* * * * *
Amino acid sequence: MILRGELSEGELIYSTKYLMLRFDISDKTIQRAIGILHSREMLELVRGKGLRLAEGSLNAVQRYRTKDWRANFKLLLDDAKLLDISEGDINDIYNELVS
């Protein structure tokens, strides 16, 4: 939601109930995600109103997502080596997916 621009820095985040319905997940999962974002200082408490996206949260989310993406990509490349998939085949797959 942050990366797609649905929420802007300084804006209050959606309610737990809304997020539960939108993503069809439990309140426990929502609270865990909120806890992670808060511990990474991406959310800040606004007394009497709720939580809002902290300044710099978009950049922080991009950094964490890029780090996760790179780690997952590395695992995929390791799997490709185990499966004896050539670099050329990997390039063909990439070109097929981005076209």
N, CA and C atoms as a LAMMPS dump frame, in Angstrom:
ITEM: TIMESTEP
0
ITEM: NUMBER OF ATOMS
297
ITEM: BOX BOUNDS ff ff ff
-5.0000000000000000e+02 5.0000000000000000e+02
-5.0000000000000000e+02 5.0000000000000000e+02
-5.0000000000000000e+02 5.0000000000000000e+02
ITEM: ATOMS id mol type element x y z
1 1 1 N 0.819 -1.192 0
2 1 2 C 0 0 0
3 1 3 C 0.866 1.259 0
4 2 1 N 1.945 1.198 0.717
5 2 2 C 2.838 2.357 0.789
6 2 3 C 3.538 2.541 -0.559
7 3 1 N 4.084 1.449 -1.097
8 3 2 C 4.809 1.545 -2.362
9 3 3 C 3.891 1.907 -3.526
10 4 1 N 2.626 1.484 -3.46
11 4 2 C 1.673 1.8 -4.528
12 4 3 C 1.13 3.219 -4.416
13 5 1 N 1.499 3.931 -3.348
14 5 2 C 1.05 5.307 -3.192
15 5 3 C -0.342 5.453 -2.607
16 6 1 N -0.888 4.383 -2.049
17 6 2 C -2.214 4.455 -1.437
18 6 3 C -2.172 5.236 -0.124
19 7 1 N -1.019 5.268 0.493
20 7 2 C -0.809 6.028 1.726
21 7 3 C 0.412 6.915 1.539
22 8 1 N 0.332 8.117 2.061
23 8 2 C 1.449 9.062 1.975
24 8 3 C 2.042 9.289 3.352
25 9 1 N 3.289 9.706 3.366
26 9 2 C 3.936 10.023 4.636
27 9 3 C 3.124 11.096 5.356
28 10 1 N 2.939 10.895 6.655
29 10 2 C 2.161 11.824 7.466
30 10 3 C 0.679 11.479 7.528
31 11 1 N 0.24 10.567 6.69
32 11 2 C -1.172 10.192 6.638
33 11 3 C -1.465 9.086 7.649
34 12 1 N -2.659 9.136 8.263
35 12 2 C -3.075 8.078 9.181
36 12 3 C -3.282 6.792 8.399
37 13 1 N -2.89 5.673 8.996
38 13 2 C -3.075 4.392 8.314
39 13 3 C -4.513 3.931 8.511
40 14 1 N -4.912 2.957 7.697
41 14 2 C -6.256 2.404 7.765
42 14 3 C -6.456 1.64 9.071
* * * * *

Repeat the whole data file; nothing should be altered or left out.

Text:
Amino acid sequence: MILRGELSEGELIYSTKYLMLRFDISDKTIQRAIGILHSREMLELVRGKGLRLAEGSLNAVQRYRTKDWRANFKLLLDDAKLLDISEGDINDIYNELVS
């Protein structure tokens, strides 16, 4: 939601109930995600109103997502080596997916 621009820095985040319905997940999962974002200082408490996206949260989310993406990509490349998939085949797959 942050990366797609649905929420802007300084804006209050959606309610737990809304997020539960939108993503069809439990309140426990929502609270865990909120806890992670808060511990990474991406959310800040606004007394009497709720939580809002902290300044710099978009950049922080991009950094964490890029780090996760790179780690997952590395695992995929390791799997490709185990499966004896050539670099050329990997390039063909990439070109097929981005076209």
N, CA and C atoms as a LAMMPS dump frame, in Angstrom:
ITEM: TIMESTEP
0
ITEM: NUMBER OF ATOMS
297
ITEM: BOX BOUNDS ff ff ff
-5.0000000000000000e+02 5.0000000000000000e+02
-5.0000000000000000e+02 5.0000000000000000e+02
-5.0000000000000000e+02 5.0000000000000000e+02
ITEM: ATOMS id mol type element x y z
1 1 1 N 0.819 -1.192 0
2 1 2 C 0 0 0
3 1 3 C 0.866 1.259 0
4 2 1 N 1.945 1.198 0.717
5 2 2 C 2.838 2.357 0.789
6 2 3 C 3.538 2.541 -0.559
7 3 1 N 4.084 1.449 -1.097
8 3 2 C 4.809 1.545 -2.362
9 3 3 C 3.891 1.907 -3.526
10 4 1 N 2.626 1.484 -3.46
11 4 2 C 1.673 1.8 -4.528
12 4 3 C 1.13 3.219 -4.416
13 5 1 N 1.499 3.931 -3.348
14 5 2 C 1.05 5.307 -3.192
15 5 3 C -0.342 5.453 -2.607
16 6 1 N -0.888 4.383 -2.049
17 6 2 C -2.214 4.455 -1.437
18 6 3 C -2.172 5.236 -0.124
19 7 1 N -1.019 5.268 0.493
20 7 2 C -0.809 6.028 1.726
21 7 3 C 0.412 6.915 1.539
22 8 1 N 0.332 8.117 2.061
23 8 2 C 1.449 9.062 1.975
24 8 3 C 2.042 9.289 3.352
25 9 1 N 3.289 9.706 3.366
26 9 2 C 3.936 10.023 4.636
27 9 3 C 3.124 11.096 5.356
28 10 1 N 2.939 10.895 6.655
29 10 2 C 2.161 11.824 7.466
30 10 3 C 0.679 11.479 7.528
31 11 1 N 0.24 10.567 6.69
32 11 2 C -1.172 10.192 6.638
33 11 3 C -1.465 9.086 7.649
34 12 1 N -2.659 9.136 8.263
35 12 2 C -3.075 8.078 9.181
36 12 3 C -3.282 6.792 8.399
37 13 1 N -2.89 5.673 8.996
38 13 2 C -3.075 4.392 8.314
39 13 3 C -4.513 3.931 8.511
40 14 1 N -4.912 2.957 7.697
41 14 2 C -6.256 2.404 7.765
42 14 3 C -6.456 1.64 9.071